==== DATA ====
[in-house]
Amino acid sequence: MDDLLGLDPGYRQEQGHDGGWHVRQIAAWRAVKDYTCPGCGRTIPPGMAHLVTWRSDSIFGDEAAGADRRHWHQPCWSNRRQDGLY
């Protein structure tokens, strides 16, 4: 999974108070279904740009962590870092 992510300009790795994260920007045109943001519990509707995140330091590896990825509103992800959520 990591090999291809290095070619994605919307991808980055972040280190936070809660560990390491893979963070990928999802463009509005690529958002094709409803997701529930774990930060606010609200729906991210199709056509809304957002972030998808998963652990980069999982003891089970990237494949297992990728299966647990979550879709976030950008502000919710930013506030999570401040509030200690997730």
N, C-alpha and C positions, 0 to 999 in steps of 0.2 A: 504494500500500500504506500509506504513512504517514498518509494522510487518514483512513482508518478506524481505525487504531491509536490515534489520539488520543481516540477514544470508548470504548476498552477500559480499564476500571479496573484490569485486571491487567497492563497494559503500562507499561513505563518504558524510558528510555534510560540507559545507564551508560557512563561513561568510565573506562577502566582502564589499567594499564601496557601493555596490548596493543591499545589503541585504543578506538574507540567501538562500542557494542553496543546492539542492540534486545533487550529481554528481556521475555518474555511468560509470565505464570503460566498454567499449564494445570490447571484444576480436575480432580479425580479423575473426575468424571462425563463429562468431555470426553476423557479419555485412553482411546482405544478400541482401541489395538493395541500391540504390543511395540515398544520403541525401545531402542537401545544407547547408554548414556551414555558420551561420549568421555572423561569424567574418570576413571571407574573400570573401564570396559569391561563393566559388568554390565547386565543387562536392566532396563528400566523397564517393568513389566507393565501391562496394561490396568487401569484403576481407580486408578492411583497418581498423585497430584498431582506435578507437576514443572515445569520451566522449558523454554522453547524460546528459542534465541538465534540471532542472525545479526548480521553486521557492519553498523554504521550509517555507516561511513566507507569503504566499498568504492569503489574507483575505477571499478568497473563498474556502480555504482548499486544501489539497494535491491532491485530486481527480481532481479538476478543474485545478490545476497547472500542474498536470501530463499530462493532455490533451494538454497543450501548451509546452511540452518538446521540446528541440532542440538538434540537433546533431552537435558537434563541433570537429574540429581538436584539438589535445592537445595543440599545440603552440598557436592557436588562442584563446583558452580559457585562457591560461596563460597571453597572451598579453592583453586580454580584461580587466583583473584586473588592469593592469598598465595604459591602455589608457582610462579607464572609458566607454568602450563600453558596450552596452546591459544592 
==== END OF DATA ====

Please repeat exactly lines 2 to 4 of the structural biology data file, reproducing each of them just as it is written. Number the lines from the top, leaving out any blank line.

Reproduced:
Amino acid sequence: MDDLLGLDPGYRQEQGHDGGWHVRQIAAWRAVKDYTCPGCGRTIPPGMAHLVTWRSDSIFGDEAAGADRRHWHQPCWSNRRQDGLY
């Protein structure tokens, strides 16, 4: 999974108070279904740009962590870092 992510300009790795994260920007045109943001519990509707995140330091590896990825509103992800959520 990591090999291809290095070619994605919307991808980055972040280190936070809660560990390491893979963070990928999802463009509005690529958002094709409803997701529930774990930060606010609200729906991210199709056509809304957002972030998808998963652990980069999982003891089970990237494949297992990728299966647990979550879709976030950008502000919710930013506030999570401040509030200690997730």
N, C-alpha and C positions, 0 to 999 in steps of 0.2 A: 504494500500500500504506500509506504513512504517514498518509494522510487518514483512513482508518478506524481505525487504531491509536490515534489520539488520543481516540477514544470508548470504548476498552477500559480499564476500571479496573484490569485486571491487567497492563497494559503500562507499561513505563518504558524510558528510555534510560540507559545507564551508560557512563561513561568510565573506562577502566582502564589499567594499564601496557601493555596490548596493543591499545589503541585504543578506538574507540567501538562500542557494542553496543546492539542492540534486545533487550529481554528481556521475555518474555511468560509470565505464570503460566498454567499449564494445570490447571484444576480436575480432580479425580479423575473426575468424571462425563463429562468431555470426553476423557479419555485412553482411546482405544478400541482401541489395538493395541500391540504390543511395540515398544520403541525401545531402542537401545544407547547408554548414556551414555558420551561420549568421555572423561569424567574418570576413571571407574573400570573401564570396559569391561563393566559388568554390565547386565543387562536392566532396563528400566523397564517393568513389566507393565501391562496394561490396568487401569484403576481407580486408578492411583497418581498423585497430584498431582506435578507437576514443572515445569520451566522449558523454554522453547524460546528459542534465541538465534540471532542472525545479526548480521553486521557492519553498523554504521550509517555507516561511513566507507569503504566499498568504492569503489574507483575505477571499478568497473563498474556502480555504482548499486544501489539497494535491491532491485530486481527480481532481479538476478543474485545478490545476497547472500542474498536470501530463499530462493532455490533451494538454497543450501548451509546452511540452518538446521540446528541440532542440538538434540537433546533431552537435558537434563541433570537429574540429581538436584539438589535445592537445595543440599545440603552440598557436592557436588562442584563446583558452580559457585562457591560461596563460597571453597572451598579453592583453586580454580584461580587466583583473584586473588592469593592469598598465595604459591602455589608457582610462579607464572609458566607454568602450563600453558596450552596452546591459544592 